The Postgres community was well represented, and seemed to have as many people and as much interest as the MySQL crowd at least from my vantage point). However, I got the impression that O'Reilly is closely aligned with MySQL (actually have had that impression for some time now). I hope someone will impress on O'Reilly that they ought to at least treat the two communities as equals, e.g. give us proper billing on their onlamp site, etc.
What worked well at the Booth (and what did not)
Assertive presence by at least one person at the booth at all times was good for Pg. Pg people were generally in front of the table in order to ensure contact with passers by. (The Mozilla booth was almost smothered by the Pg people!)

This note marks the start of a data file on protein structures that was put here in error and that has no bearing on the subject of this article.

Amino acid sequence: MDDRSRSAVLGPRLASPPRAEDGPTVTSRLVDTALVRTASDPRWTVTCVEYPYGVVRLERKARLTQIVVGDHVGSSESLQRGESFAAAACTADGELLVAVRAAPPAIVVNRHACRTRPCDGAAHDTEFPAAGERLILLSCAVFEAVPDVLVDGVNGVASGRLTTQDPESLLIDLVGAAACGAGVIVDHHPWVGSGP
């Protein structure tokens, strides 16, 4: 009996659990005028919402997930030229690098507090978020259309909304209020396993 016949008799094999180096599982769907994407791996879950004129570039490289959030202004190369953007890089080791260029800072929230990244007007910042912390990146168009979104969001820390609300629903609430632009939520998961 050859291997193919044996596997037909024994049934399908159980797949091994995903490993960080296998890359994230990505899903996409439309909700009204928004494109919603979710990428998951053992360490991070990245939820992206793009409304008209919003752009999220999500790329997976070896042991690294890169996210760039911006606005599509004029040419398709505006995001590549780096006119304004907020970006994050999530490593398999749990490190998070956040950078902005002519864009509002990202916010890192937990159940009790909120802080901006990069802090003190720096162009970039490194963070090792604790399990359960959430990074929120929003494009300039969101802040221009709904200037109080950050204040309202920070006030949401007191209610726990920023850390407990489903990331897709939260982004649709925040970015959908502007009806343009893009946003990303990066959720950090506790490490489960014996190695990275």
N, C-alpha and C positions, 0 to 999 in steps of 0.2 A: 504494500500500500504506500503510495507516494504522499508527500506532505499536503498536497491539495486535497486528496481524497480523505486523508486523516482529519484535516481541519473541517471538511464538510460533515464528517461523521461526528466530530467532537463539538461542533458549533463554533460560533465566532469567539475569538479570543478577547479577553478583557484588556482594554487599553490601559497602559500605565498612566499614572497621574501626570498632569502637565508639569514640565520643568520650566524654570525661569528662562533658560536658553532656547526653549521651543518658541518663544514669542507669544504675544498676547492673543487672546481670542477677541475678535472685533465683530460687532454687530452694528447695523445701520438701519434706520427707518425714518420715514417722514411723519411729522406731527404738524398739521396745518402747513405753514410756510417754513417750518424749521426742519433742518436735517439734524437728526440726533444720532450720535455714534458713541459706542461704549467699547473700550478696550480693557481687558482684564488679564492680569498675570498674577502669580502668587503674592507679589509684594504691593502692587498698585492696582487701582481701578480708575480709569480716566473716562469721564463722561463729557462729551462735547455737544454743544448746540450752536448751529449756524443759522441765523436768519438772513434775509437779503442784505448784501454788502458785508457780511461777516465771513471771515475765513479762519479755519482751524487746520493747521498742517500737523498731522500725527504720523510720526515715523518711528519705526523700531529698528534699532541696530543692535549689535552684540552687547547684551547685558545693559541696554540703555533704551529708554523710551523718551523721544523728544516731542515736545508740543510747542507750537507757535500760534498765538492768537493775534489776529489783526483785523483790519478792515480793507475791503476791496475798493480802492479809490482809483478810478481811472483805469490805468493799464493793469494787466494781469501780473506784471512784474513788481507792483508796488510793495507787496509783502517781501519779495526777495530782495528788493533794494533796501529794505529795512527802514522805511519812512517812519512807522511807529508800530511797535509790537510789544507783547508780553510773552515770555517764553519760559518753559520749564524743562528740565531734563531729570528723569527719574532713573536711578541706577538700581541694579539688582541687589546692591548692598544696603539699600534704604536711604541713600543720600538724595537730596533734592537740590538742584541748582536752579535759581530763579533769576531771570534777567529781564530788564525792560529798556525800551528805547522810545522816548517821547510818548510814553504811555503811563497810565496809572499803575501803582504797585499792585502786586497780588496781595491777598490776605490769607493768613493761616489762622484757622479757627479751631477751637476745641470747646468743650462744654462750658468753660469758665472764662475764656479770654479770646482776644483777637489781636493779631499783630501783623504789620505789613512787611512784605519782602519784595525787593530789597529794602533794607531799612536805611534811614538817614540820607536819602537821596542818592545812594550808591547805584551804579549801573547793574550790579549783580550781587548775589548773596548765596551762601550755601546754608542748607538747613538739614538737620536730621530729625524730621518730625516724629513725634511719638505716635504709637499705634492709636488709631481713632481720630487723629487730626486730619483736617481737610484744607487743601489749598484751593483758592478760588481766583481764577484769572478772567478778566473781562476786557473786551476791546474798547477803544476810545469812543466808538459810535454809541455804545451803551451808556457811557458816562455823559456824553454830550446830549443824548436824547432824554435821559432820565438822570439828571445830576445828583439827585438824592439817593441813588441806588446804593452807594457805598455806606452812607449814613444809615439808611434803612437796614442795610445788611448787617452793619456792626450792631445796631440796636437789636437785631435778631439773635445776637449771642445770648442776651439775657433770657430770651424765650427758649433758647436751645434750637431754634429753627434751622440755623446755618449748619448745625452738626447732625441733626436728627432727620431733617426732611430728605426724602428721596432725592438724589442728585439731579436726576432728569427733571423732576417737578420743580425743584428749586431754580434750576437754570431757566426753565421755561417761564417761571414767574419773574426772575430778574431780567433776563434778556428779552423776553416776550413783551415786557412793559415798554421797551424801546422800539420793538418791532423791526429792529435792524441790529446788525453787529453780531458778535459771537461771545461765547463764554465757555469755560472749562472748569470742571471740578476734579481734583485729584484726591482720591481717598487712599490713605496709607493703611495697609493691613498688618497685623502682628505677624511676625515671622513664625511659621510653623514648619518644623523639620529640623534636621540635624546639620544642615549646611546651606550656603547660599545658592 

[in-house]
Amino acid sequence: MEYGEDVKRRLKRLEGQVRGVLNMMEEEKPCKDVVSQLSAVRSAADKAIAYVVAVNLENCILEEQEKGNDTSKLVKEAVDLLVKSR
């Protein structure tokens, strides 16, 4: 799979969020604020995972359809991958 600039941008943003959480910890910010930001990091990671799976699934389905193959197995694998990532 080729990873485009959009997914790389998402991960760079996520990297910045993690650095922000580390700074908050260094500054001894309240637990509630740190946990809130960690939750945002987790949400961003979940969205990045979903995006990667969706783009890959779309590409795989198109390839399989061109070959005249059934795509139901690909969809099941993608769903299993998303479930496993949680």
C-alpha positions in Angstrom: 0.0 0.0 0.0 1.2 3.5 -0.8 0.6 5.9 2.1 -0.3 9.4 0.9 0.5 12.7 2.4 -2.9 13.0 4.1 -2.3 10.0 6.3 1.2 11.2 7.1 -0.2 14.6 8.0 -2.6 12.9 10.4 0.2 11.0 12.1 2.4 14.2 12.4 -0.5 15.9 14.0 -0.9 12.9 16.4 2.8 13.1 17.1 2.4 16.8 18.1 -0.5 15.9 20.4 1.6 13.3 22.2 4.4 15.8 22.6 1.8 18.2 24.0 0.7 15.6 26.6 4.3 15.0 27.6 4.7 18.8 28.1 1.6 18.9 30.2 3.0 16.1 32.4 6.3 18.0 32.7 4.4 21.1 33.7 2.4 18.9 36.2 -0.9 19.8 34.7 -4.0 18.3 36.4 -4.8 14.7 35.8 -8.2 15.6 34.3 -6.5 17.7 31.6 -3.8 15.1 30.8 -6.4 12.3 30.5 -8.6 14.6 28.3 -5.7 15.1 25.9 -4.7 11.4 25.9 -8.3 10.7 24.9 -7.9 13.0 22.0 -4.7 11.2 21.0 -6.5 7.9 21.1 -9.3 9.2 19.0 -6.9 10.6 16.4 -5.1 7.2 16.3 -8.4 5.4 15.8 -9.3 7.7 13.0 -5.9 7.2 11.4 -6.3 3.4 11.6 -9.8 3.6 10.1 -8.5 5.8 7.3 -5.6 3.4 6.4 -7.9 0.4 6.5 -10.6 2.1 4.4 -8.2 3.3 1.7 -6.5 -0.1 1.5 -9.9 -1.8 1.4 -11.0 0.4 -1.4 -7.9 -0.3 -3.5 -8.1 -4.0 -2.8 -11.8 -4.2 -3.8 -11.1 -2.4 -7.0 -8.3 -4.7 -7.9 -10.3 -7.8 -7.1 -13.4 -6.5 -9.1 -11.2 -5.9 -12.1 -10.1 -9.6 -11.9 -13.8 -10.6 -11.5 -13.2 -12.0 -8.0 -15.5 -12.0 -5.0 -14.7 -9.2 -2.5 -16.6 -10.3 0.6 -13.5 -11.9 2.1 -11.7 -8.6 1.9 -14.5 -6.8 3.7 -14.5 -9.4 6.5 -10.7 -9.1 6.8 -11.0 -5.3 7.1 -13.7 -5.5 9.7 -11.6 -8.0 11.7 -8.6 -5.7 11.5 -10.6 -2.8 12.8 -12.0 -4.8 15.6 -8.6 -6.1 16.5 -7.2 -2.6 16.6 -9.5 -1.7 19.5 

I was glad we had stuff to give away. It allowed us to thrust something at everyone approaching, which gave us an opportunity to talk to them & find out what they're doing.
It was great to have a booth, banner, demo CD, and T-shirts. My only suggestion is to have the demo CD running on a notebook at the booth.
The demo CD was up and running much of the time, but that I guess it should have been more constant and visible.
Paul Ramsey's GIS demo looked great. On seeing it, several people including Reece Hart realized that their work would also demo well. Next year we should also call for demo-able applications.
Interesting and related Blogs
There was some discussion brought up by Michael Tiemann of Red Hat at Bruce Momjian's State of PostgreSQL talk regarding the planning methods that we use to organize our activities and progress.